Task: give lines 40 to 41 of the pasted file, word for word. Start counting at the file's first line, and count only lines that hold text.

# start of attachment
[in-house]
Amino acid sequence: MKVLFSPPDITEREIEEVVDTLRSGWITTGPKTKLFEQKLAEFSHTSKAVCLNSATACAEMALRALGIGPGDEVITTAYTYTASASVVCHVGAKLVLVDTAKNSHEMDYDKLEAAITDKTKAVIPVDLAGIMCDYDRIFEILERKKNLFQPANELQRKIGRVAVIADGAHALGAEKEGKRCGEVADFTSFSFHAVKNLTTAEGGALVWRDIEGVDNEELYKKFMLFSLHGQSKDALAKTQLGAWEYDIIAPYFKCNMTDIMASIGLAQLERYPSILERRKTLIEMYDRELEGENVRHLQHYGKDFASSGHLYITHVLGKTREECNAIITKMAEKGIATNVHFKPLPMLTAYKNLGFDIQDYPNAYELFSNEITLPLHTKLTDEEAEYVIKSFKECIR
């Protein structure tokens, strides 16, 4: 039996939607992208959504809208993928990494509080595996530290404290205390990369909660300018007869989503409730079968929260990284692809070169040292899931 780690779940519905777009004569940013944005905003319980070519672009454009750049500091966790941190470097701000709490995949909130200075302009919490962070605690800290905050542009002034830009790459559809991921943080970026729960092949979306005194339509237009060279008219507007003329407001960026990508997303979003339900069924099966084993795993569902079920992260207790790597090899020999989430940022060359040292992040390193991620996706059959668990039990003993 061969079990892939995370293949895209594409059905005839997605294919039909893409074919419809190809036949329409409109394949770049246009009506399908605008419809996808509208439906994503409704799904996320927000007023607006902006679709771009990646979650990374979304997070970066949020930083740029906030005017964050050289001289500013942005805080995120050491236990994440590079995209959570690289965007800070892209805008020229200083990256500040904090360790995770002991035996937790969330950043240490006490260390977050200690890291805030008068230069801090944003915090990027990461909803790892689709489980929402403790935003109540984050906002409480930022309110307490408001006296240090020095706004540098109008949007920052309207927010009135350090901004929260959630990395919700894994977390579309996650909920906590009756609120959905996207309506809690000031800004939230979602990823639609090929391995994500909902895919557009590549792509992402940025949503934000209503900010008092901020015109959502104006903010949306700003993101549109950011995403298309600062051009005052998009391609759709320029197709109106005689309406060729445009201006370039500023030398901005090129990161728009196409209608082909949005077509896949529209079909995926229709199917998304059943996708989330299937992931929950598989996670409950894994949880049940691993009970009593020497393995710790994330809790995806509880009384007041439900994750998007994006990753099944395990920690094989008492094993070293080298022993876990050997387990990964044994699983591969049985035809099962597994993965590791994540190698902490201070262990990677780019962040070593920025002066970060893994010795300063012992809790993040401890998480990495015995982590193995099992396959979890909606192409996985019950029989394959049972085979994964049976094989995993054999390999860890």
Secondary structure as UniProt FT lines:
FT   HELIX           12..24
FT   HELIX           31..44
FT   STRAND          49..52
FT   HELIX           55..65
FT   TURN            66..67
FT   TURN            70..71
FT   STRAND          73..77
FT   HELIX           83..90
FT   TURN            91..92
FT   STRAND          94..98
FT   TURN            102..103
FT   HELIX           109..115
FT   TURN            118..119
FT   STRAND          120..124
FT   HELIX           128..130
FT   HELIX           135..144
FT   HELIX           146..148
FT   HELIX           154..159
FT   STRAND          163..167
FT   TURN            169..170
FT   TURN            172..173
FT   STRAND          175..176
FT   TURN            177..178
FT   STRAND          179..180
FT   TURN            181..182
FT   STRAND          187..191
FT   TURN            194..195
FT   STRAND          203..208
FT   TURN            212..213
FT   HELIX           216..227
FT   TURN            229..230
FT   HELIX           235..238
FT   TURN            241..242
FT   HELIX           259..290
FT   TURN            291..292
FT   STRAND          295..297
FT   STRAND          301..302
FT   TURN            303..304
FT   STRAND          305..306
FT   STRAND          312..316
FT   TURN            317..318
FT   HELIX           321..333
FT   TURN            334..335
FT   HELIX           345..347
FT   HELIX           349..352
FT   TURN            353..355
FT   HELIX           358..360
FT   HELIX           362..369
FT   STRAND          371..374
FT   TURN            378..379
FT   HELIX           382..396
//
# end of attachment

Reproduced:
FT   STRAND          295..297
FT   STRAND          301..302